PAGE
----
Surgeon volume impacts in-hospital mortality in aneurysm repairs, research shows

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A new study in the March 2011 issue of the Journal of Vascular Surgery has revealed that for open repair of intact elective abdominal aortic aneurysms, surgeon annual volume rather than institutional volume is more strongly associated with decreased in-hospital mortality.

Previous studies have primarily centered on institutional volume rather than individual surgeon volume; therefore researchers wanted to statistically determine the relative effects of both in-hospital mortality after open and endovascular aneurysm repairs (EVAR) for abdominal aortic aneurysms.

Co-author Andres Schanzer, a surgeon from the division of vascular and endovascular surgery at the University of Massachusetts Medical School in Worcester, said that the Nationwide Inpatient Sample (2003-2007) was used to identify all patients who underwent open repair (5,972) or EVAR (1,821) for non-ruptured abdominal aortic aneurysms in 11 participating states that record a unique physician identifier for each procedure were reviewed.

 

Surgeon and institution volume were defined as low (first quintile), medium (second, third, or fourth quintile), and high (fifth quintile). Stratification by institution volume and then by surgeon volume was performed to analyse in-hospital mortality. Multivariable models were used to evaluate the association of institution and surgeon volume with mortality for open repair and EVAR, controlling for potential confounders.

 

Schanzer said that for open abdominal aortic aneurysm repair, a significant mortality reduction was associated with both annual institution volume (low less than 7, medium 7-30, and high less than 30) and surgeon volume (low less than 2, medium 3-9, and high more than 9). He added that high surgeon volume conferred a greater mortality reduction than did high institution volume.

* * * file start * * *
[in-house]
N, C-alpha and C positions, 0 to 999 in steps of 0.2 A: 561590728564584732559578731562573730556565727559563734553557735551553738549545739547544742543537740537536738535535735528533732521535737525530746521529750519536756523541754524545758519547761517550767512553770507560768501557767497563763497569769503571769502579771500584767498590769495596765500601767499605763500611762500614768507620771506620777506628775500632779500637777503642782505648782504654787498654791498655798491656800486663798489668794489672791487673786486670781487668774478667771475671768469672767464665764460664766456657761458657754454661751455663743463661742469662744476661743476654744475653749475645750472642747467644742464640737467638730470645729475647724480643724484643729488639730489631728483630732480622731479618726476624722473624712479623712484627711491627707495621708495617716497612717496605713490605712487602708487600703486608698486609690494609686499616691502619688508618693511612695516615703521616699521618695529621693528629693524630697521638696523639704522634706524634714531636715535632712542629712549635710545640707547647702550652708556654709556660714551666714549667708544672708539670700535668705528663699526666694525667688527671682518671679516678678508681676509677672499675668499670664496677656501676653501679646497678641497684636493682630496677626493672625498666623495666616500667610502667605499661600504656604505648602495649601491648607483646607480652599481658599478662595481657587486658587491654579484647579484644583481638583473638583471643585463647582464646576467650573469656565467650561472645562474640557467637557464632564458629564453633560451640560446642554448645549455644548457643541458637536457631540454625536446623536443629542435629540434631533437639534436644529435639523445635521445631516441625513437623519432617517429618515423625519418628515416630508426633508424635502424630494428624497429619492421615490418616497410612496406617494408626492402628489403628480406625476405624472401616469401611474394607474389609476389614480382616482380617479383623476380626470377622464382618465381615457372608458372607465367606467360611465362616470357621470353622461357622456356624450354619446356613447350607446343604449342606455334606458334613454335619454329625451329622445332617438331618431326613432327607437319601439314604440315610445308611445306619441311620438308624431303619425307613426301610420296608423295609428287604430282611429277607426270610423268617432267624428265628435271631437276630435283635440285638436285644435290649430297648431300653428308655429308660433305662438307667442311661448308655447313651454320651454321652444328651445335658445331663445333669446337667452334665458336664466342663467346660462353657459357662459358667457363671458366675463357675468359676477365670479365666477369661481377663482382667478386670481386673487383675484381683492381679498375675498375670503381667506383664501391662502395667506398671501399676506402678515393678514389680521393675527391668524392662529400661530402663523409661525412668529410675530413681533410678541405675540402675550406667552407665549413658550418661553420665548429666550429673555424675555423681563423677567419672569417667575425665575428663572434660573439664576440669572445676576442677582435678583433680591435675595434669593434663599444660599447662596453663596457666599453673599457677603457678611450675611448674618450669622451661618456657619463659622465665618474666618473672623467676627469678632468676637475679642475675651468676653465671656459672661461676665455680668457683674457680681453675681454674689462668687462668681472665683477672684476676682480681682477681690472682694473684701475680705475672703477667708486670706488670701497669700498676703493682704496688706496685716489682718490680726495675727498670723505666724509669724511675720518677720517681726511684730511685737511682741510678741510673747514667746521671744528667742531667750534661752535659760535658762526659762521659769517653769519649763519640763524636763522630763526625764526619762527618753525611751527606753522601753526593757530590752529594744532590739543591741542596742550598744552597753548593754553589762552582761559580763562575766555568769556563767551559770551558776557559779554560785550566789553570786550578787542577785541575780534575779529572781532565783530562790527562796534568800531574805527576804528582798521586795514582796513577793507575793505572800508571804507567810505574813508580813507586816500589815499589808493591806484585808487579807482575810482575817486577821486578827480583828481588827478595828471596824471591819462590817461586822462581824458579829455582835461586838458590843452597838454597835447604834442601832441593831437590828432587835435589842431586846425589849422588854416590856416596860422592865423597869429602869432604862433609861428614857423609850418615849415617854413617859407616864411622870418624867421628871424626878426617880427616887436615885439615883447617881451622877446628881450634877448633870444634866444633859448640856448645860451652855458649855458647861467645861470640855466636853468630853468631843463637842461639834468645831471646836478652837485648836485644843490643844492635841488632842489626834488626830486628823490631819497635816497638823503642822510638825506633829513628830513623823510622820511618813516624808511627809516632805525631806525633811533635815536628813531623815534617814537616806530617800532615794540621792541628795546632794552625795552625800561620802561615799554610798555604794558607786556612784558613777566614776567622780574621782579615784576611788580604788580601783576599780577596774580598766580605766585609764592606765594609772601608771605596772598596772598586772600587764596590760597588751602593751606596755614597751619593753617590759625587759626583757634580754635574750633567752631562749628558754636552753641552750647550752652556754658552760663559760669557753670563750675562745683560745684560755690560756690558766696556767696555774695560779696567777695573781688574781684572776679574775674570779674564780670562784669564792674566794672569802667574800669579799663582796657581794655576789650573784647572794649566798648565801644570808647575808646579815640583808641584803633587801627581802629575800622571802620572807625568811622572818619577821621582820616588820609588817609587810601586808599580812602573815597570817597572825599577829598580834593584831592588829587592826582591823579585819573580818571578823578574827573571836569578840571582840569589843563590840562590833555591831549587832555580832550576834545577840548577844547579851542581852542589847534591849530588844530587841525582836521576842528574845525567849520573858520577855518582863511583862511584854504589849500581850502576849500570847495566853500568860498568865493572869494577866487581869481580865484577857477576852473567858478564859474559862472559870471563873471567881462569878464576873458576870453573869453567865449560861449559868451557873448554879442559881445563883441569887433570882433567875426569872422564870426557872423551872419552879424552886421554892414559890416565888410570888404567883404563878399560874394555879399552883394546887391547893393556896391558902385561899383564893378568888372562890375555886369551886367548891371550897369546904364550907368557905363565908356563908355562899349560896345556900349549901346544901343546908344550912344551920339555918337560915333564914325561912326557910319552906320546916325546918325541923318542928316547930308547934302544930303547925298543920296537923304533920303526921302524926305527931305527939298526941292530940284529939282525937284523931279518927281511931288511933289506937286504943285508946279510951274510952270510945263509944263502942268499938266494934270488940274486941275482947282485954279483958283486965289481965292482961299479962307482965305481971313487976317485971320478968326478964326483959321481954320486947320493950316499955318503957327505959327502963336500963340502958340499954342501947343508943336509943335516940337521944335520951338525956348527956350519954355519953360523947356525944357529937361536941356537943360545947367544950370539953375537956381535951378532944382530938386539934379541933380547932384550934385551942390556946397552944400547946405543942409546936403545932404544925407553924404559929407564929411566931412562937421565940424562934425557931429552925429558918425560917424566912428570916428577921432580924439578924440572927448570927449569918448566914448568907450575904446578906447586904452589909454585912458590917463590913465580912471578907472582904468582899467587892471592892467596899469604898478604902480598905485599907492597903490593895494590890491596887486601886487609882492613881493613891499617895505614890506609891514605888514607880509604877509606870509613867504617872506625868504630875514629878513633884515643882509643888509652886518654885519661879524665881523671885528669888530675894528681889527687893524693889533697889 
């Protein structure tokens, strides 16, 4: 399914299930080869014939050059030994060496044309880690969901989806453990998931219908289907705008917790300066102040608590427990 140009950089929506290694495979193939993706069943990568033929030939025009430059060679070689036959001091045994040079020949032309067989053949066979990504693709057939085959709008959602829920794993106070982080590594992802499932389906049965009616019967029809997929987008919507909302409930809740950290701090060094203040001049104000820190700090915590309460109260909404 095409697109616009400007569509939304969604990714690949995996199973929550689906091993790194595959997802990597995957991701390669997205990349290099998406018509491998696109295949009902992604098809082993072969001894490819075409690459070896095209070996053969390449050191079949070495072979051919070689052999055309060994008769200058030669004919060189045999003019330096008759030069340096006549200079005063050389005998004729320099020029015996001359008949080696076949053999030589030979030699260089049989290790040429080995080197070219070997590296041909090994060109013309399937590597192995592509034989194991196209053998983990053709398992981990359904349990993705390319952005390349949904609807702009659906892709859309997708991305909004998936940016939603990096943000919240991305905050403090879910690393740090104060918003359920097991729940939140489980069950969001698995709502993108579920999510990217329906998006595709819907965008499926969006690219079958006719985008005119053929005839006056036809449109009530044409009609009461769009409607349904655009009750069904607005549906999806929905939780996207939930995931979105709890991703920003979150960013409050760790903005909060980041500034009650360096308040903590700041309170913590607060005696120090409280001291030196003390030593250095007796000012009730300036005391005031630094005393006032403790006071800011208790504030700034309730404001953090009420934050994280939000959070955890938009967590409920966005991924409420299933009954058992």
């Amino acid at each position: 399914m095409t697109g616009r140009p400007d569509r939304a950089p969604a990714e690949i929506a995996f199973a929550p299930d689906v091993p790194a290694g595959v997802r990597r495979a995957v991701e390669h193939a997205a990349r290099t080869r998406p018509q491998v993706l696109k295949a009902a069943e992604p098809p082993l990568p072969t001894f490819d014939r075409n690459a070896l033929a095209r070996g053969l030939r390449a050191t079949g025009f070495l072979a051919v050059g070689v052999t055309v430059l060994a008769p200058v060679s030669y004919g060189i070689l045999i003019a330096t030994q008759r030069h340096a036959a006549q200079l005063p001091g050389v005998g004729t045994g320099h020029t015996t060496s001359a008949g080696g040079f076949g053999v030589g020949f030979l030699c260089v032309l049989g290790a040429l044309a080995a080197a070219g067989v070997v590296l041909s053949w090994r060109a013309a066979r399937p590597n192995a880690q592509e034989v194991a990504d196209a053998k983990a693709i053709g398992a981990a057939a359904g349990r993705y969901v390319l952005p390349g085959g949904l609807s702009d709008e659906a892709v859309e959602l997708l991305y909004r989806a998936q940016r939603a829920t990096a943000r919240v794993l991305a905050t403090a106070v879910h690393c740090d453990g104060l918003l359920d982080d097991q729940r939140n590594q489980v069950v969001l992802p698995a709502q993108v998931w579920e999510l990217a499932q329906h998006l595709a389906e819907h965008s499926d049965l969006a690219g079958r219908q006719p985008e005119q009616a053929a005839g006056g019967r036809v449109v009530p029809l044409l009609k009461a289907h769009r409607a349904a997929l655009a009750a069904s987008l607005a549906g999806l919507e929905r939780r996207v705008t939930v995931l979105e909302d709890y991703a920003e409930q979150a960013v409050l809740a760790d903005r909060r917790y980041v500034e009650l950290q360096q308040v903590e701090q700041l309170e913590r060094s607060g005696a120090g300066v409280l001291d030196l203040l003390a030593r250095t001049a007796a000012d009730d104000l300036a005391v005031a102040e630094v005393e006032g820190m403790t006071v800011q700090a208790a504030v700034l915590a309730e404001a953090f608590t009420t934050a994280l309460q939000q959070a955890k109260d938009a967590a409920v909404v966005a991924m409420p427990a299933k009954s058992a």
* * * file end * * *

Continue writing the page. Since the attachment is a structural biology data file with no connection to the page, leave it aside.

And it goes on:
When low and medium volume institutions were stratified by surgeon volume, mortality after open abdominal aortic aneurysms repair was inversely proportional to surgeon volume (8.7%, 3.6 %, and 0% for low, medium, and high-volume surgeons at low-volume institutions; and 6.7%, 4.8%, and 3.3% for low, medium, and high-volume surgeons at medium-volume institutions). High-volume institutions stratified by surgeon volume demonstrated the same trend (5.1%, 3.4%, and 2.8%) however this finding was not statistically significant.

 

“We believe that it is a shortcoming of publicly reported data and volume-based studies to consider EVAR and open abdominal aortic aneurysms repair together, as it can be misleading,” added Schanzer. “For example, from an open surgical perspective, it is inappropriate to categorise a centre as a high volume abdominal aortic aneurysms institution based on the fact that they perform 50 EVAR’s per year and 5 open abdominal aortic aneurysms repairs per year. The reverse also is true, from an EVAR perspective, at a centre that performs 50 open abdominal aortic aneurysms repairs per year and 5 EVARs per year.”

 

Researchers added that their data indicated that a strategy of open aneurysm repair regionalisation that is based solely on institution volume is misguided; in contrast, elective EVAR of intact abdominal aortic aneurysms show universally low mortality rates (2% or less) can be expected regardless of surgeon or hospital experience.

 

“Regionalisation of abdominal aortic aneurysms should focus on open repair because EVAR outcomes are equivalent across volume levels and payers may need to re-evaluate strategies that encourage open abdominal aortic aneurysm repair at high-volume institutions if specific surgeon volume is not considered,” concluded Schanzer.

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